Jane Madgwick, CEO Wetlands International
31 Jan 2023
World Wetlands Day has additional significance this year because of the recent adoption of the Global Biodiversity Framework – which includes targets for protecting and restoring wetlands.
Many in the negotiations preferred a simpler expression of “land and sea” without reference to wetlands. And it is thanks to a determined coalition of NGOs, governments, political and indigenous leaders, that understanding came that wetlands are not only another ecosystem type that is exceptionally important for biodiversity – but that bringing wetlands back into good condition, is essential to safeguard all other ecosystems – and to achieve a just and safe planet.
Backing up the GBF and climate commitments, several science-based targets are now on the table e.g. for freshwaters, rivers, mangroves and peatlands. Moving society into action is a bigger challenge. Answering questions like: Where is wetland protection and restoration most needed? and What’s needed to achieve lasting ecological restoration?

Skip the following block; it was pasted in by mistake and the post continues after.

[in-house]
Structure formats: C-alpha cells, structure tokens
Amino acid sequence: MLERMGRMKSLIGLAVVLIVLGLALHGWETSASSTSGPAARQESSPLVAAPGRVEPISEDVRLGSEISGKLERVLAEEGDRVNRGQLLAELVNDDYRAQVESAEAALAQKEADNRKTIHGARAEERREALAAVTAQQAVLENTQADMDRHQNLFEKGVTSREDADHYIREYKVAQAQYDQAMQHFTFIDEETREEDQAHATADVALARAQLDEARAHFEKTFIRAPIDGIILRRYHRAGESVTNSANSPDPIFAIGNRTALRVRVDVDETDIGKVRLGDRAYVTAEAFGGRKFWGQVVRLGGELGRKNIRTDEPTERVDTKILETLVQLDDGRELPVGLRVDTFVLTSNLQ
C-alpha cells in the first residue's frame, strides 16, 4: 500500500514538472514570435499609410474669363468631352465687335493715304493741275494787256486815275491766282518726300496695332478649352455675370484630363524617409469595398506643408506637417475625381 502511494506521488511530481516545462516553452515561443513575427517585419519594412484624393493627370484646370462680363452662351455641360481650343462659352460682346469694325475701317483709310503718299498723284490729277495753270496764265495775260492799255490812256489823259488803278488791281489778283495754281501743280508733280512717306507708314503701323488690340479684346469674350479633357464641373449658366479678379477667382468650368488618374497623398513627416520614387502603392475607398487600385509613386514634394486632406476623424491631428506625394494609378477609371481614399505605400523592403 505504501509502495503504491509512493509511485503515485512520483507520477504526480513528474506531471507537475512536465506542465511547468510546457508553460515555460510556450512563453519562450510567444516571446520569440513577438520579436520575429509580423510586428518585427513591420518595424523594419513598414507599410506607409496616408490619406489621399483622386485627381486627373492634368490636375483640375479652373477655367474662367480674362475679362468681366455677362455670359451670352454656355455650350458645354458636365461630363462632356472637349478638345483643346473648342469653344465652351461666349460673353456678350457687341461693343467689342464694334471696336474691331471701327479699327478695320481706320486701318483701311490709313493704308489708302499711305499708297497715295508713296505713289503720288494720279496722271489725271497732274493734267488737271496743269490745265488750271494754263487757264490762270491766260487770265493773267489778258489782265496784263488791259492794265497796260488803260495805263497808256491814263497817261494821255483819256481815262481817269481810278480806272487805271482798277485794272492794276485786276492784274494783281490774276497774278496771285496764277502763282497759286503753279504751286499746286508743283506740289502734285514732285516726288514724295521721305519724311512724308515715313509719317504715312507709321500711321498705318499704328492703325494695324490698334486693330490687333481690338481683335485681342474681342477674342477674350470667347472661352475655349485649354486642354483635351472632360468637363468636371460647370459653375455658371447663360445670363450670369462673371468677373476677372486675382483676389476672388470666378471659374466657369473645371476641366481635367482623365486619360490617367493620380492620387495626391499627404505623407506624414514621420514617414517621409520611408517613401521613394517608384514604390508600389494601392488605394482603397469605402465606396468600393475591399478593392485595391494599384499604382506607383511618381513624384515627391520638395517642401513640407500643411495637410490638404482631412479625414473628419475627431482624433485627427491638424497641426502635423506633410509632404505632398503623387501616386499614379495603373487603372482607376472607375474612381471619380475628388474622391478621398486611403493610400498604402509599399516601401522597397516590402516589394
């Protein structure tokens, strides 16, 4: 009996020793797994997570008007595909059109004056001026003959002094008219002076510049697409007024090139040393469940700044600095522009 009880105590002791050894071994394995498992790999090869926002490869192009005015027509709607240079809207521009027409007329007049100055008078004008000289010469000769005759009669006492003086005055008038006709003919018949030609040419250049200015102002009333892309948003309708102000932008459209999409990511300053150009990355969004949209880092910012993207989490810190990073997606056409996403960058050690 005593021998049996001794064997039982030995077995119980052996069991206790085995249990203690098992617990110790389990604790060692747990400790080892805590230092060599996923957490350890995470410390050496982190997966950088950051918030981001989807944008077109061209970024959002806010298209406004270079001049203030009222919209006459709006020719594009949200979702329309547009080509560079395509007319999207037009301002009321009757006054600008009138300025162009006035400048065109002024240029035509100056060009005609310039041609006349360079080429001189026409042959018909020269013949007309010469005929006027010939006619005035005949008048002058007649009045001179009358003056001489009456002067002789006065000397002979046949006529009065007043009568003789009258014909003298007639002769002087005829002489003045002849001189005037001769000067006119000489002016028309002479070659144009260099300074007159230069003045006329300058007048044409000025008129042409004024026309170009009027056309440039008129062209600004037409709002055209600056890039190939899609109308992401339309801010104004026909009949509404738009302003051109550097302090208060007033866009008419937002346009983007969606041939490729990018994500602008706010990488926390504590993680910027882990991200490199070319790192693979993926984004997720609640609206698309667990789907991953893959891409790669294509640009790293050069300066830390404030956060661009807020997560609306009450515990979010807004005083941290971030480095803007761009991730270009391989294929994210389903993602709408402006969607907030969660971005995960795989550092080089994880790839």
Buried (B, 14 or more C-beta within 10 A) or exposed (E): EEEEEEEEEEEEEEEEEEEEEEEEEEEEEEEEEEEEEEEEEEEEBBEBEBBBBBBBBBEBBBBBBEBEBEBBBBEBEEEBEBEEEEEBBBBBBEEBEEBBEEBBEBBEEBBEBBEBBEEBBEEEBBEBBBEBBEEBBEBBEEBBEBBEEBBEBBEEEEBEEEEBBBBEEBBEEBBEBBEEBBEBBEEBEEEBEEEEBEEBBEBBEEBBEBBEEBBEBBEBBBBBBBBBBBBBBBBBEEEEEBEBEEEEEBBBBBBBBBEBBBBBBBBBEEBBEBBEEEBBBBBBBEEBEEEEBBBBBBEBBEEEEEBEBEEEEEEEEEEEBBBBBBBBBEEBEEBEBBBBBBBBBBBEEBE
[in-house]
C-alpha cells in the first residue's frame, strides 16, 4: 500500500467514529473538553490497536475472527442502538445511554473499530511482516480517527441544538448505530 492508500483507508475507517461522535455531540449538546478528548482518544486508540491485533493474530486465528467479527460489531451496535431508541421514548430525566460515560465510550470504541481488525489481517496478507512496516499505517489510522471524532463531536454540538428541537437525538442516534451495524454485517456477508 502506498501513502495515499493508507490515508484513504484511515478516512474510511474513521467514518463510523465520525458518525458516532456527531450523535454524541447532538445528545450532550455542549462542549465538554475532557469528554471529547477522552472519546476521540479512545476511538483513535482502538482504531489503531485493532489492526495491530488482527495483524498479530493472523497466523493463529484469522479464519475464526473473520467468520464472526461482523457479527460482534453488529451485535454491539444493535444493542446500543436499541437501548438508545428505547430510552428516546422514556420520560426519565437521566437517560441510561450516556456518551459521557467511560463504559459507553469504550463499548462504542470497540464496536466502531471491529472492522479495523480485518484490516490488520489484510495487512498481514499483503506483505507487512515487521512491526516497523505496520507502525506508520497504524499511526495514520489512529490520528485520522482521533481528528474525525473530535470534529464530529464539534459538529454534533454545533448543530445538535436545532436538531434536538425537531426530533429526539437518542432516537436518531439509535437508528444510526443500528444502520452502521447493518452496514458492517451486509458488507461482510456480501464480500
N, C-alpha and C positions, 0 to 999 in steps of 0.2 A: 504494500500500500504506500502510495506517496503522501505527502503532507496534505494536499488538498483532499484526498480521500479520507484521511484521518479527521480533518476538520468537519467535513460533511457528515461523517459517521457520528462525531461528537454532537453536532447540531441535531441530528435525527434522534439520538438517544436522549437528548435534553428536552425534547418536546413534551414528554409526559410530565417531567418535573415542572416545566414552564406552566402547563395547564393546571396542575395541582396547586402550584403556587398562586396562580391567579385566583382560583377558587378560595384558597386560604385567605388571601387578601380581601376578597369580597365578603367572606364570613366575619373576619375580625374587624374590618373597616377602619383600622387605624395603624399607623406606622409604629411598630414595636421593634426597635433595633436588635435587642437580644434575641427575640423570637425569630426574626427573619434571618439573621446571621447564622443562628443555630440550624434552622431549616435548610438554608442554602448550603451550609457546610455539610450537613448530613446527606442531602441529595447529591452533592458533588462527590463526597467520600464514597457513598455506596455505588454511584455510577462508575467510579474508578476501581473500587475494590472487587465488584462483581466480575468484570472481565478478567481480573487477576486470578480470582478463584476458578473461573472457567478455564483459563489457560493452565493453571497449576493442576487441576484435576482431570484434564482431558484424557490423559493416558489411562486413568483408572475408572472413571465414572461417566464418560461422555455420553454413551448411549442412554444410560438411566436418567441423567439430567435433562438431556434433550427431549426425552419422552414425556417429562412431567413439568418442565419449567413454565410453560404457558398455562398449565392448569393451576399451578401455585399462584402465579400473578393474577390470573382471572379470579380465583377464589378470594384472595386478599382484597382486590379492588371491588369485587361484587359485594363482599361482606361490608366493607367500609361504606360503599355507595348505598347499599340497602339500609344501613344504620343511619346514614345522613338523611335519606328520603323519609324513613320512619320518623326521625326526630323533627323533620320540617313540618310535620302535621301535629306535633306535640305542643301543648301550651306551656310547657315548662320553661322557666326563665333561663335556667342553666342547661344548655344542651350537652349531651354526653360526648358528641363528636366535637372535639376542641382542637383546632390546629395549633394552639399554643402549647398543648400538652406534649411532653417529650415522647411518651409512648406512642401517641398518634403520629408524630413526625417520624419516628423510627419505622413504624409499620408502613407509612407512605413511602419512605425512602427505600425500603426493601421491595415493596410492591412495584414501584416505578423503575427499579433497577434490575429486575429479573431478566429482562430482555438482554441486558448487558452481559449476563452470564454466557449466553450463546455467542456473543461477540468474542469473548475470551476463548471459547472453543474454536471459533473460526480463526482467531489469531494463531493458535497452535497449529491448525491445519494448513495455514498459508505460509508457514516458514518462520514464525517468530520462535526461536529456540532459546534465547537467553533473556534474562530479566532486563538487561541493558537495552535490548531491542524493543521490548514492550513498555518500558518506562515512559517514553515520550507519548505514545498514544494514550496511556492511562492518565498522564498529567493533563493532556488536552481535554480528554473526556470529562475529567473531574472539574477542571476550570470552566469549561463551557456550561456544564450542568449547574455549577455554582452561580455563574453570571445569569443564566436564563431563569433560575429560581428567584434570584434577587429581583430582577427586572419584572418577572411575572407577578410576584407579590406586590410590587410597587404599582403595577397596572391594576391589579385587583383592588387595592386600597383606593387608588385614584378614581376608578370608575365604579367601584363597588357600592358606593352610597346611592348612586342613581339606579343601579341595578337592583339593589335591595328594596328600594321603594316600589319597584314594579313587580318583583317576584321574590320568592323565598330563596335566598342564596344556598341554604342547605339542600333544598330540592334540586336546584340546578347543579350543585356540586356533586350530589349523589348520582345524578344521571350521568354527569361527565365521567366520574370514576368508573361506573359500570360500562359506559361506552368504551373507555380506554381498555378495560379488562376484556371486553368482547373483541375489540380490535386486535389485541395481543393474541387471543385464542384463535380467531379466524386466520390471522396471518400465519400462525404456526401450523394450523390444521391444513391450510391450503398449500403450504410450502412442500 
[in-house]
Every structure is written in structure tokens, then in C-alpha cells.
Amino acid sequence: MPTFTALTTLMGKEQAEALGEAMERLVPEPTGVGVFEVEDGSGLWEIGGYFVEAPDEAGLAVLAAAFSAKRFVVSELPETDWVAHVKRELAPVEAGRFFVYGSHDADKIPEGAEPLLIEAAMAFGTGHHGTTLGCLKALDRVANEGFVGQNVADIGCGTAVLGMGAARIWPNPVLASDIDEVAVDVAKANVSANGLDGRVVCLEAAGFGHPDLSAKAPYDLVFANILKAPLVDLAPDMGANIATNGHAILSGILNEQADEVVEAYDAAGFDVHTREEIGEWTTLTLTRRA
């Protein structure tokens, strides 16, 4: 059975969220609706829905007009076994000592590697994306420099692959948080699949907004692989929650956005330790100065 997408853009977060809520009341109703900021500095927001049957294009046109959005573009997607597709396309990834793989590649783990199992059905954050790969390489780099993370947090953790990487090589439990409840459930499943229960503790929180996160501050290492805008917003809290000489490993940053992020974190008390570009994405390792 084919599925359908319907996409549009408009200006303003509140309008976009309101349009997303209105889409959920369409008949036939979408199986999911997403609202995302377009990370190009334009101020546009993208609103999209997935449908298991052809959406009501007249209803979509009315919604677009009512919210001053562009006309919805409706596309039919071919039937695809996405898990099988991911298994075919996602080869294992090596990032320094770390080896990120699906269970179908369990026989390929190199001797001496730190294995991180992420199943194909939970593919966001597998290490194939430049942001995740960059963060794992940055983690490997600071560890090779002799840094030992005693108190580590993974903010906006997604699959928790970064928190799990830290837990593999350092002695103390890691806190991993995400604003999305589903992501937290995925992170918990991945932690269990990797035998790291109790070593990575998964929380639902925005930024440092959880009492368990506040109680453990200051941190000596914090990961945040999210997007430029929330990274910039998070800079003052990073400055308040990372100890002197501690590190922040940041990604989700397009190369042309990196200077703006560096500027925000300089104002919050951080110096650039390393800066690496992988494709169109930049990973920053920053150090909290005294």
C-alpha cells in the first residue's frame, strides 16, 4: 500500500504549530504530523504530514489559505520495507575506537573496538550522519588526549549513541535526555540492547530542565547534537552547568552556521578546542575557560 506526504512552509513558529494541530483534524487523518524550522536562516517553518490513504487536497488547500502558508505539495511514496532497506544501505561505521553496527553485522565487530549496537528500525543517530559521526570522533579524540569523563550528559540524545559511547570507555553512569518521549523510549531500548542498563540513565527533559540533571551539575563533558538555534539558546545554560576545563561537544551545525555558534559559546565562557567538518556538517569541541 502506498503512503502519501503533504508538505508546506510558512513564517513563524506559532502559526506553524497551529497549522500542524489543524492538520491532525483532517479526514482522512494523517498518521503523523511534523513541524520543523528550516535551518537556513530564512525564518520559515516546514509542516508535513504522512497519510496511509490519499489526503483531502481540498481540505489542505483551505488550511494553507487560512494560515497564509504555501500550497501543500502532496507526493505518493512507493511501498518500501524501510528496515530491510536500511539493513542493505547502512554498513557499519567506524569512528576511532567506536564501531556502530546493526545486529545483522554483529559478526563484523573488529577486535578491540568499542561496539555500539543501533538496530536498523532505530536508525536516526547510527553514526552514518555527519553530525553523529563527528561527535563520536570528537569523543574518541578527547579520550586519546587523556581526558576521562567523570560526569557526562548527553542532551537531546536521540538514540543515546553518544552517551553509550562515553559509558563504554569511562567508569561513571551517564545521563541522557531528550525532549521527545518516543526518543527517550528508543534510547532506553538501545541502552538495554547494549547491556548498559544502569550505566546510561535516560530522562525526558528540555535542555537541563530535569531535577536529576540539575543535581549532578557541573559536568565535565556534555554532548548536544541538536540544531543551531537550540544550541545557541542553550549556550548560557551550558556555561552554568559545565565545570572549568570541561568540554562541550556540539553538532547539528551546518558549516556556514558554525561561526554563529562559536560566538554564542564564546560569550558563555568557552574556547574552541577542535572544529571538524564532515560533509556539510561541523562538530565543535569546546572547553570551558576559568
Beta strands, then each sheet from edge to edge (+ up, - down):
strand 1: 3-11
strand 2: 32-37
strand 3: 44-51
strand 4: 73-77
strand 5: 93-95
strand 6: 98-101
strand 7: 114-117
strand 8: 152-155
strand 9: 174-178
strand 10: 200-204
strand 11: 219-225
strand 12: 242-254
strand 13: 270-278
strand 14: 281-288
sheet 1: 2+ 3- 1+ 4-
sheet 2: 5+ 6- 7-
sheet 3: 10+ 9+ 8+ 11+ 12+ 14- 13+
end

There is plenty of knowledge and experience around, but it is very fragmented. Wetlands International has led more than 30 significant wetland restoration projects, including 14 main wetland types since the year 2000, together with a multitude of partners. Most have been implemented at a landscape scale and with a long-term perspective, connecting restoration with protection measures as well as enabling more nature positive practices in production landscapes.
To achieve the global wetland restoration targets, we need significant shifts in governance, policies and investments. The private sector needs to join the party in a big way – and NGOs need to embrace and enable that.
All of this is achievable if we intensify collaboration locally and globally. Wetlands International is ready to play its best role in this, among many others.